While colon cancer is considered to be preventable, a new study has cited that parents may not always be informed by primary care doctors that increased physical activity can cut the risk of this cancer. The researchers came to this conclusion after they analysed survey data from 1,932 adults who answered questions about colon cancer risks and noticed that only 15 percent listed physical activity as a means of reducing their risk.
Yet a sedentary lifestyle accounts for as many as 14 percent of all colon cancer cases in the United States. Highly active individuals have a 30 percent to 40 percent lower risk of developing colon cancer, according to the researchers.
Study co-author Elliot Coups said that many factors contribute to the information gap amongst the patients.
"Patients may not be learning this information from their health care providers and information regarding colon cancer prevention is not as well publicized as it could be," he said.
Coups said that doctors might find it easier to promote the general benefits of exercise, without specifically mentioning colon cancer, even to a patient who has a family history or has other risk factors.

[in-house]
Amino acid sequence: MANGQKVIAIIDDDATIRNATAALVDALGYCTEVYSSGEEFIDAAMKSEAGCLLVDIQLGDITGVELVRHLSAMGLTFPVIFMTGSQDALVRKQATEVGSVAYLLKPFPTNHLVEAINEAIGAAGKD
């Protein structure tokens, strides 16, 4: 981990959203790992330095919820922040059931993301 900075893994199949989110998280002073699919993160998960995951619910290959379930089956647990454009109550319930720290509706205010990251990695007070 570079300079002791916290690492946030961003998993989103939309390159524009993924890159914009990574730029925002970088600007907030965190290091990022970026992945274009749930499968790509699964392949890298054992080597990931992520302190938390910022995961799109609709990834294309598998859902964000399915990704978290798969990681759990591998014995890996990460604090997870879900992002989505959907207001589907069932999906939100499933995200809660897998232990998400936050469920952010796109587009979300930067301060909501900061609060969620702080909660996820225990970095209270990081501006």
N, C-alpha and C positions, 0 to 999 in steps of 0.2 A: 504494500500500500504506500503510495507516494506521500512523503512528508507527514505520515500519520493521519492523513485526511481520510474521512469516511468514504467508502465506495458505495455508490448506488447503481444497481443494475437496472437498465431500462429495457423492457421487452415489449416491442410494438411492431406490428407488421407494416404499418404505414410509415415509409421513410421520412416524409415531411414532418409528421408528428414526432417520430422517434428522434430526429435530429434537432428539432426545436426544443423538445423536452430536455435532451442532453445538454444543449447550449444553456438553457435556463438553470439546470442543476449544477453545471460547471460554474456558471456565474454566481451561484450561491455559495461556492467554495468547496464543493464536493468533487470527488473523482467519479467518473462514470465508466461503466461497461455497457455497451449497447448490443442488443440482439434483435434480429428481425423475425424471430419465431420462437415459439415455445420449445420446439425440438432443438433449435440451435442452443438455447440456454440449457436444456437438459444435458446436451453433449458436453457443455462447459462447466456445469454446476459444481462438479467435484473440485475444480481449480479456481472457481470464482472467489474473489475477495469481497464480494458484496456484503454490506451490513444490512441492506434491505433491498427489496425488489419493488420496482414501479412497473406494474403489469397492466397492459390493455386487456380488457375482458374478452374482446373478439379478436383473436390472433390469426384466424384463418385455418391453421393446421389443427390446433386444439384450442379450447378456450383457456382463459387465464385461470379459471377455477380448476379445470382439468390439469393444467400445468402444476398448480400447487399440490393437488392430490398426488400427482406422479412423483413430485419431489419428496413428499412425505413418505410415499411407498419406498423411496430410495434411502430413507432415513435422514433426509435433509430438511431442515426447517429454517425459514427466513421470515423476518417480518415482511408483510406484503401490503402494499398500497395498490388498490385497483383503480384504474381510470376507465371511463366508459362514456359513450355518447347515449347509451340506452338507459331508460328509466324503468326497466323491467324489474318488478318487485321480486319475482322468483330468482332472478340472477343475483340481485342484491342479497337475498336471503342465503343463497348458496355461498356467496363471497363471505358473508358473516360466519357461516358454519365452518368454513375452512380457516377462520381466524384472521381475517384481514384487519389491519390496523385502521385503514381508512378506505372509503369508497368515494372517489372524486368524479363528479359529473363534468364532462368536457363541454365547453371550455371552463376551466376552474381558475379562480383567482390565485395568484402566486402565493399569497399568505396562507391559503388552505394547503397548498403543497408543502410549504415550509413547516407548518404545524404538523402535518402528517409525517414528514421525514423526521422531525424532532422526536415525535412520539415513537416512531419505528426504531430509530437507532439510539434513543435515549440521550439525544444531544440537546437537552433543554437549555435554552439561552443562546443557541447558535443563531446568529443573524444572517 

"In the context of busy clinic visits, it is in some ways efficient for patients to be reminded that physical activity is good for their health in general. Going through each specific health benefit of physical activity would take considerable time," added Coups.
According to Edward Giovannucci, M.D., a professor at the Harvard School of Public Health, there is a strong benefit in going from completely sedentary to some modest levels of activity, such as walking two to three hours a week or gardening.
"While many people are vaguely aware that exercise is good, the idea that exercise specifically prevents a large proportion of a common cancer may make an impact on the patient," said Giovannucci.
The study appears in the August issue of the journal Patient Education and Counseling.